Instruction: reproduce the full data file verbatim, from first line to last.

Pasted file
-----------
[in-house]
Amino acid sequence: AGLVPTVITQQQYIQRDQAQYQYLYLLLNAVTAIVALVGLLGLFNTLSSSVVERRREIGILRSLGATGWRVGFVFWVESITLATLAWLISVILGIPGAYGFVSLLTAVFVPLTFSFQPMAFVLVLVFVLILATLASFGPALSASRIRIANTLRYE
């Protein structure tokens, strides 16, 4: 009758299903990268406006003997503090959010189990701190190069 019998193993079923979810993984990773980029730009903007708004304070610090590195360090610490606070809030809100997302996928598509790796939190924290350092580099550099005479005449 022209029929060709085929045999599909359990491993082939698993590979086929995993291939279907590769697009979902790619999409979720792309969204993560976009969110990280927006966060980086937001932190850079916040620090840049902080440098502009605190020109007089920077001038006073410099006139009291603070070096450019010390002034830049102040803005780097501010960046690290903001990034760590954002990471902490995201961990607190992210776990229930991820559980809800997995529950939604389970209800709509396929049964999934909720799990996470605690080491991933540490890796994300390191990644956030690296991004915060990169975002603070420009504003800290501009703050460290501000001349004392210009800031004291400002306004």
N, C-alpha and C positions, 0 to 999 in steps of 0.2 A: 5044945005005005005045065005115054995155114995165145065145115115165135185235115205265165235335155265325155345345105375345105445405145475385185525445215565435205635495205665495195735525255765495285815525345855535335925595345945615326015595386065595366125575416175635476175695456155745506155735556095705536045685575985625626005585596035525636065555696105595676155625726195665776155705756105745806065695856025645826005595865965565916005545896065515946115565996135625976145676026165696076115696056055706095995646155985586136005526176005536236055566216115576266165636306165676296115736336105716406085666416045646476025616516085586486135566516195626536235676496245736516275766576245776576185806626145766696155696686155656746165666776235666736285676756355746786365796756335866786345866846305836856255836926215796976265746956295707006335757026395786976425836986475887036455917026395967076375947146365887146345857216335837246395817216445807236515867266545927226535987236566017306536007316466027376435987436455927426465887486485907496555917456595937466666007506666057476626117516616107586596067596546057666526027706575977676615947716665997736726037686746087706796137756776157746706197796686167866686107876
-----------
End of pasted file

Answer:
[in-house]
Amino acid sequence: AGLVPTVITQQQYIQRDQAQYQYLYLLLNAVTAIVALVGLLGLFNTLSSSVVERRREIGILRSLGATGWRVGFVFWVESITLATLAWLISVILGIPGAYGFVSLLTAVFVPLTFSFQPMAFVLVLVFVLILATLASFGPALSASRIRIANTLRYE
């Protein structure tokens, strides 16, 4: 009758299903990268406006003997503090959010189990701190190069 019998193993079923979810993984990773980029730009903007708004304070610090590195360090610490606070809030809100997302996928598509790796939190924290350092580099550099005479005449 022209029929060709085929045999599909359990491993082939698993590979086929995993291939279907590769697009979902790619999409979720792309969204993560976009969110990280927006966060980086937001932190850079916040620090840049902080440098502009605190020109007089920077001038006073410099006139009291603070070096450019010390002034830049102040803005780097501010960046690290903001990034760590954002990471902490995201961990607190992210776990229930991820559980809800997995529950939604389970209800709509396929049964999934909720799990996470605690080491991933540490890796994300390191990644956030690296991004915060990169975002603070420009504003800290501009703050460290501000001349004392210009800031004291400002306004």
N, C-alpha and C positions, 0 to 999 in steps of 0.2 A: 5044945005005005005045065005115054995155114995165145065145115115165135185235115205265165235335155265325155345345105375345105445405145475385185525445215565435205635495205665495195735525255765495285815525345855535335925595345945615326015595386065595366125575416175635476175695456155745506155735556095705536045685575985625626005585596035525636065555696105595676155625726195665776155705756105745806065695856025645826005595865965565916005545896065515946115565996135625976145676026165696076115696056055706095995646155985586136005526176005536236055566216115576266165636306165676296115736336105716406085666416045646476025616516085586486135566516195626536235676496245736516275766576245776576185806626145766696155696686155656746165666776235666736285676756355746786365796756335866786345866846305836856255836926215796976265746956295707006335757026395786976425836986475887036455917026395967076375947146365887146345857216335837246395817216445807236515867266545927226535987236566017306536007316466027376435987436455927426465887486485907496555917456595937466666007506666057476626117516616107586596067596546057666526027706575977676615947716665997736726037686746087706796137756776157746706197796686167866686107876